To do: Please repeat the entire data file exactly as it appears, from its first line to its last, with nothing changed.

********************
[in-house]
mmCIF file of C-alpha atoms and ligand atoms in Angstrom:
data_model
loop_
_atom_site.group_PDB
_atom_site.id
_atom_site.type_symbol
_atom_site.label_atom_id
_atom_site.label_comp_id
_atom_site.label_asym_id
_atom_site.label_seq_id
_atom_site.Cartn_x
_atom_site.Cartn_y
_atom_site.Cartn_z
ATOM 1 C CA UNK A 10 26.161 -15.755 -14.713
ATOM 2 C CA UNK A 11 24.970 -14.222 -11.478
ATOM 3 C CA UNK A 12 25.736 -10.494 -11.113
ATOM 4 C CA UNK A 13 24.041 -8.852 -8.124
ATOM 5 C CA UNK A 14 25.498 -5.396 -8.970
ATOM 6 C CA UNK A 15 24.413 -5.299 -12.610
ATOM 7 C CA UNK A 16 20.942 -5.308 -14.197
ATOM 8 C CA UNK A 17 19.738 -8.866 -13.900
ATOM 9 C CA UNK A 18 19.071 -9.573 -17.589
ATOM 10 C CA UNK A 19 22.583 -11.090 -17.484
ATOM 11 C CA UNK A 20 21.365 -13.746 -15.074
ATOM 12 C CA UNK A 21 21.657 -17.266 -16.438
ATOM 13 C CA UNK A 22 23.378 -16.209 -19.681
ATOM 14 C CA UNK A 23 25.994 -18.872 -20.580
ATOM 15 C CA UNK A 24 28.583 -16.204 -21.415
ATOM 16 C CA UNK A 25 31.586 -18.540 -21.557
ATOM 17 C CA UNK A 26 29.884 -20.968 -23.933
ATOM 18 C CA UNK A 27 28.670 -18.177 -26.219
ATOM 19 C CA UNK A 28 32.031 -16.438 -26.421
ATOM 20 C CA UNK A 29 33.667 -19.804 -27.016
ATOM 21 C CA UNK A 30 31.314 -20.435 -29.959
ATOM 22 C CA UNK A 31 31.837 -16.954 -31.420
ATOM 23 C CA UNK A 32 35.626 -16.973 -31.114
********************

[in-house]
mmCIF file of C-alpha atoms and ligand atoms in Angstrom:
data_model
loop_
_atom_site.group_PDB
_atom_site.id
_atom_site.type_symbol
_atom_site.label_atom_id
_atom_site.label_comp_id
_atom_site.label_asym_id
_atom_site.label_seq_id
_atom_site.Cartn_x
_atom_site.Cartn_y
_atom_site.Cartn_z
ATOM 1 C CA UNK A 10 26.161 -15.755 -14.713
ATOM 2 C CA UNK A 11 24.970 -14.222 -11.478
ATOM 3 C CA UNK A 12 25.736 -10.494 -11.113
ATOM 4 C CA UNK A 13 24.041 -8.852 -8.124
ATOM 5 C CA UNK A 14 25.498 -5.396 -8.970
ATOM 6 C CA UNK A 15 24.413 -5.299 -12.610
ATOM 7 C CA UNK A 16 20.942 -5.308 -14.197
ATOM 8 C CA UNK A 17 19.738 -8.866 -13.900
ATOM 9 C CA UNK A 18 19.071 -9.573 -17.589
ATOM 10 C CA UNK A 19 22.583 -11.090 -17.484
ATOM 11 C CA UNK A 20 21.365 -13.746 -15.074
ATOM 12 C CA UNK A 21 21.657 -17.266 -16.438
ATOM 13 C CA UNK A 22 23.378 -16.209 -19.681
ATOM 14 C CA UNK A 23 25.994 -18.872 -20.580
ATOM 15 C CA UNK A 24 28.583 -16.204 -21.415
ATOM 16 C CA UNK A 25 31.586 -18.540 -21.557
ATOM 17 C CA UNK A 26 29.884 -20.968 -23.933
ATOM 18 C CA UNK A 27 28.670 -18.177 -26.219
ATOM 19 C CA UNK A 28 32.031 -16.438 -26.421
ATOM 20 C CA UNK A 29 33.667 -19.804 -27.016
ATOM 21 C CA UNK A 30 31.314 -20.435 -29.959
ATOM 22 C CA UNK A 31 31.837 -16.954 -31.420
ATOM 23 C CA UNK A 32 35.626 -16.973 -31.114